When I tell people what I do for a living, I am met with a variety of responses – excitement, acceptance, laughter, shock…Many people still have no experience with canine massage and have no idea that it is a “real” profession.
Animal massage has been around since very early times. I think most people are more familiar with equine massage due to horse racing. But dog massage? C’mon…
The fact is, dogs are living much longer lives these days. Advances in surgeries, better medicines, advances in veterinary approaches and knowledge, and more folks trying alternative therapies have all led to our companions living longer, healthier lives. Animal massage is just one more aspect of helping our pets live longer, more comfortable, and higher quality lives.
Here are a few facts about canine massage:
- To become a certified canine massage therapist takes training. I went to school and learned about anatomy, physiology, kinesiology, and all sorts of other body related subjects. I am always seeking to learn more about our companion animals – specific illnesses that affect them, how nutrition affects our pets, and other healing modalities that complement my work.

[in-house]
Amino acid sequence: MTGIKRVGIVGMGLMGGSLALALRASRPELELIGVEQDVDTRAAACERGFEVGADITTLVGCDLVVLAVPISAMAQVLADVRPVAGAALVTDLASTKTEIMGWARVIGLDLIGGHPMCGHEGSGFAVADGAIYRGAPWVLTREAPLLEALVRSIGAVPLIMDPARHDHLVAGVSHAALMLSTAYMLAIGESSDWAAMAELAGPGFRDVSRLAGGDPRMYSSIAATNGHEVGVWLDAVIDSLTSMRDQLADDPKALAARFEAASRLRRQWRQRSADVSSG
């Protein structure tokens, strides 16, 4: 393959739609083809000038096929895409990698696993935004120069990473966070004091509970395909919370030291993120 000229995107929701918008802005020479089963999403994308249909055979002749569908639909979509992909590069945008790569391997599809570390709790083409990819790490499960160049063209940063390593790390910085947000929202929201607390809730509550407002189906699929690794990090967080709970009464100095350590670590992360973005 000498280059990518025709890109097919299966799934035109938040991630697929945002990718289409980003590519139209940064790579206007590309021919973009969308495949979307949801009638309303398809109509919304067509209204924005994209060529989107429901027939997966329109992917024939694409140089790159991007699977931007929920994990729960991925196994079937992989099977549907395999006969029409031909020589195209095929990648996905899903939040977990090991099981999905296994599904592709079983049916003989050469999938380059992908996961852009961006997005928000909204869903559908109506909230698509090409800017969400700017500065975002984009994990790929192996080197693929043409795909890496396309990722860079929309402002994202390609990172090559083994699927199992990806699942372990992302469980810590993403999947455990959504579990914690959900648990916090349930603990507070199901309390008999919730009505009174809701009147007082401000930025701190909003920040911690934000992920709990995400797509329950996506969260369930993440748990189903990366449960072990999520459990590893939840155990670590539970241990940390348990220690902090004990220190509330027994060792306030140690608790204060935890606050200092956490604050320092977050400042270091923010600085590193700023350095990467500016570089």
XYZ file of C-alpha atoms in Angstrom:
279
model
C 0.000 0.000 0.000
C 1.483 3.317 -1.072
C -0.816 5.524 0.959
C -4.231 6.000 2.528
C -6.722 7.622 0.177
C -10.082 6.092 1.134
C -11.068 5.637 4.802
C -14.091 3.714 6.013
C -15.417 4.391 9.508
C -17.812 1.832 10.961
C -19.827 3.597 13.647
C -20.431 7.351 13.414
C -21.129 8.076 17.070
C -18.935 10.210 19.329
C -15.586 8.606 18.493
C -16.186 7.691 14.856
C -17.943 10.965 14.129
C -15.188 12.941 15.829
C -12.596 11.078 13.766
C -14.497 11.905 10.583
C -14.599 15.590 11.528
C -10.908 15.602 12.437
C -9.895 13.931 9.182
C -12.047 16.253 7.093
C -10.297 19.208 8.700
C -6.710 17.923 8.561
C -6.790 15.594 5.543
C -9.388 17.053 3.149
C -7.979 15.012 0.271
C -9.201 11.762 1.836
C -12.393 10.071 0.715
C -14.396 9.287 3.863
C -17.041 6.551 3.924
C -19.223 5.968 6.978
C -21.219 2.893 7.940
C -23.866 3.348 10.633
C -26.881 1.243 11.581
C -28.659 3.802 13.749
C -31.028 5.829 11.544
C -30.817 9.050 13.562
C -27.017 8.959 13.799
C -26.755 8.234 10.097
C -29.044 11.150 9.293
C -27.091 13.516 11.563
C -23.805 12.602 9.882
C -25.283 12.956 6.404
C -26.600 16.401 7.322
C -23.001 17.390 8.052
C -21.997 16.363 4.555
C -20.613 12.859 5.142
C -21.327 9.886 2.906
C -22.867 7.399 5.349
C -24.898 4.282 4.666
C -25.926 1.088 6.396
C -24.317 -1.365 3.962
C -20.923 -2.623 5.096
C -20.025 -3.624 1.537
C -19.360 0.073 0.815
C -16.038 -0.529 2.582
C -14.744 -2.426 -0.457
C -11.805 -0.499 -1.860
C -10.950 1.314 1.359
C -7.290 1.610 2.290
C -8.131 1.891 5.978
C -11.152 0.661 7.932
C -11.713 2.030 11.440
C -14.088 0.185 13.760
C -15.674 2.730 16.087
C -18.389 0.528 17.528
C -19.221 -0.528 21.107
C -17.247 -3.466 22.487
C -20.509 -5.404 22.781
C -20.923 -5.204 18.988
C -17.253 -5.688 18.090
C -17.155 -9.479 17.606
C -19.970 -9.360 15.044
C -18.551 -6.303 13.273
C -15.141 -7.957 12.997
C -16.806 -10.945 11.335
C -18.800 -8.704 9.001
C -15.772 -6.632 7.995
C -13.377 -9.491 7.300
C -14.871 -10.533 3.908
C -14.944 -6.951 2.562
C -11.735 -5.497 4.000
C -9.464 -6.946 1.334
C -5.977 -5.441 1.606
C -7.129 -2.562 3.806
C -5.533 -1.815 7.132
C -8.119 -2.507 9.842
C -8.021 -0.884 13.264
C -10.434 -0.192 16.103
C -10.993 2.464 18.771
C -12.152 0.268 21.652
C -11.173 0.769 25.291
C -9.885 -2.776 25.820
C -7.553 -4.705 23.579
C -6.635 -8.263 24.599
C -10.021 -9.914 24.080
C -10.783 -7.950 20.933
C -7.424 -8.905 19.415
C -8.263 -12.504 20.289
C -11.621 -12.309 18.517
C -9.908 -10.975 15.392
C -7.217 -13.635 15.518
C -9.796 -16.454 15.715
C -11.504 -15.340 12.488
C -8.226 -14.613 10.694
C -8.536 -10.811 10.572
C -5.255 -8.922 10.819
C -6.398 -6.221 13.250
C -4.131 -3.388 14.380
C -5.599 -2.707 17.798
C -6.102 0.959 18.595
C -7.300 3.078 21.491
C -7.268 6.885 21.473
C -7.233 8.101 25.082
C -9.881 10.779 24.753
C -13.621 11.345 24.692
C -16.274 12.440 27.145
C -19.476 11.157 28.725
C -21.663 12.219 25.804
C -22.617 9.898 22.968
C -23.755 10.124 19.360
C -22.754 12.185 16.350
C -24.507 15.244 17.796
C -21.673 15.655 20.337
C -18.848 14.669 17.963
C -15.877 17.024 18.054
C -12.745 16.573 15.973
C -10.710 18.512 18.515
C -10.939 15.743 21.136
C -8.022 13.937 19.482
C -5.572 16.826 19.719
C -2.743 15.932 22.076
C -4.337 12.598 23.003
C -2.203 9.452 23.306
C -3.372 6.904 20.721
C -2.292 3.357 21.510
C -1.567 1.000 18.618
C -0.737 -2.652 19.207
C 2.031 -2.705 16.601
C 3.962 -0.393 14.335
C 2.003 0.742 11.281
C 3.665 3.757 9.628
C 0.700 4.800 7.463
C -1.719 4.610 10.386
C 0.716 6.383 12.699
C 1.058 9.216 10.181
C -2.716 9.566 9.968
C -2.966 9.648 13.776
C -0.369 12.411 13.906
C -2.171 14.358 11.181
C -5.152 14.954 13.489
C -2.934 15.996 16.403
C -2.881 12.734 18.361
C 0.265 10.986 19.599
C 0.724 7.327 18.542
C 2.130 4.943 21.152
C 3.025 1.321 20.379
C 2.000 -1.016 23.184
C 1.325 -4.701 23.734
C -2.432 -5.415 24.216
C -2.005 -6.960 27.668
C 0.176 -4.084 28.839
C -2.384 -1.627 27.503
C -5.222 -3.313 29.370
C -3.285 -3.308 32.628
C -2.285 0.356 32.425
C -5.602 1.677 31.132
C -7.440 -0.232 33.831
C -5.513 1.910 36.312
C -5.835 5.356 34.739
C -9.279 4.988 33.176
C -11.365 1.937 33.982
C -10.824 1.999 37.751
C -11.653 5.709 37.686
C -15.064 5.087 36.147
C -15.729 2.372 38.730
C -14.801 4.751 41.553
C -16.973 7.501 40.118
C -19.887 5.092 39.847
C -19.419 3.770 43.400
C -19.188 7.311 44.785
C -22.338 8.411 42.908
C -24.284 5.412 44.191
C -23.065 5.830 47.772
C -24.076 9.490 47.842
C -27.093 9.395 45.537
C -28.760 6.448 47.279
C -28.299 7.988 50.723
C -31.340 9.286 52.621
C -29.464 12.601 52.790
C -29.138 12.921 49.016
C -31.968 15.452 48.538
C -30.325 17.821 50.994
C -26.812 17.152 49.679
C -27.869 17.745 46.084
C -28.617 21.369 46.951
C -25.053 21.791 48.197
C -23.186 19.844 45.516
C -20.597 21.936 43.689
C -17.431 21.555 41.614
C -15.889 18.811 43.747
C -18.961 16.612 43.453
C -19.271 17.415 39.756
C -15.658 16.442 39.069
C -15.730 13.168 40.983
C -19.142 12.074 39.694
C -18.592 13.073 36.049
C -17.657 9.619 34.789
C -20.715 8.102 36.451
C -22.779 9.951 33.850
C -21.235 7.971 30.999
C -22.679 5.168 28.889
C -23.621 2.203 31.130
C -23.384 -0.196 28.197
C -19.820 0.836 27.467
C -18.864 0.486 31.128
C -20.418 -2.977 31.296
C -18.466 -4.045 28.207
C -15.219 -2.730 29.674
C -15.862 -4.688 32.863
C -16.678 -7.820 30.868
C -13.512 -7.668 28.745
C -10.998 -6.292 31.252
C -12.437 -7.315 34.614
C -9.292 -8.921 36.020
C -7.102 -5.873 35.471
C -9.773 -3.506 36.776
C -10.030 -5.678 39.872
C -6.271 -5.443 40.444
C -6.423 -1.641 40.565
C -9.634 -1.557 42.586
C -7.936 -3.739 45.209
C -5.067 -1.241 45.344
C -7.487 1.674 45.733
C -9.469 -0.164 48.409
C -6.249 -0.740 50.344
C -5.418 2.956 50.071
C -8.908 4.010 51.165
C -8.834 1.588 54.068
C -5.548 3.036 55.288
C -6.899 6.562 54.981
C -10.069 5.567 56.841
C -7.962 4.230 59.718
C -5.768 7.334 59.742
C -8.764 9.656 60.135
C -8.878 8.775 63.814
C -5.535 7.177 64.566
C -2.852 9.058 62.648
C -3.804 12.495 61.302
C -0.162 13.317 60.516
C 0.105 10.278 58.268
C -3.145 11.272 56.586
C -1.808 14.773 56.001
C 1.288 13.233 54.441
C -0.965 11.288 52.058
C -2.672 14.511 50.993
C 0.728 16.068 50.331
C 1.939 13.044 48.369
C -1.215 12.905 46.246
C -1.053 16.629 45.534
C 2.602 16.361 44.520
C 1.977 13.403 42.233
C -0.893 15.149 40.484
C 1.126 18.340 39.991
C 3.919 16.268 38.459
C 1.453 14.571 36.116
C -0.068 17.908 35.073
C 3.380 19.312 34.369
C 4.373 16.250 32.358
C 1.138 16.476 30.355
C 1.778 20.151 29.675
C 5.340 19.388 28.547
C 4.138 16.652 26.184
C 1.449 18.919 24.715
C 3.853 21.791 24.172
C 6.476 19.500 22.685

- There is a national board exam animal massage therapists take. Although not required at this time, in my opinion it is important that canine massage therapists be held to a high standard. After all, we are dealing with a living being.
- A canine massage therapist is different from a human massage therapist (LMT). While we both have similar muscles, the anatomy of a four-legged animal (quadruped) is different from a two-legged human (biped). I would never assume that because I am a small animal massage therapist I could therefore be a human massage therapist (that is, without further training in human anatomy). It goes both ways.
People often say to me, “I massage my dog/cat at home, why should I bring her to you?” Massaging your pet at home is great! There is no doubt you are not only bonding with your pet, but also helping him/her to feel better.
However, my education and experience have given me knowledge and understanding of many conditions that can affect our companion animals. I feel for tightness, sore areas, disharmonies, and other issues that the pet’s body may be indicating as problem areas.
My hope is that more and more people understand why massage can help their pet live a longer, healthier life. For those of us who understand the benefits of massage for ourselves and notice a difference in how we feel following a massage, please know – this also is true for your pet!
Thanks for taking the time to read this!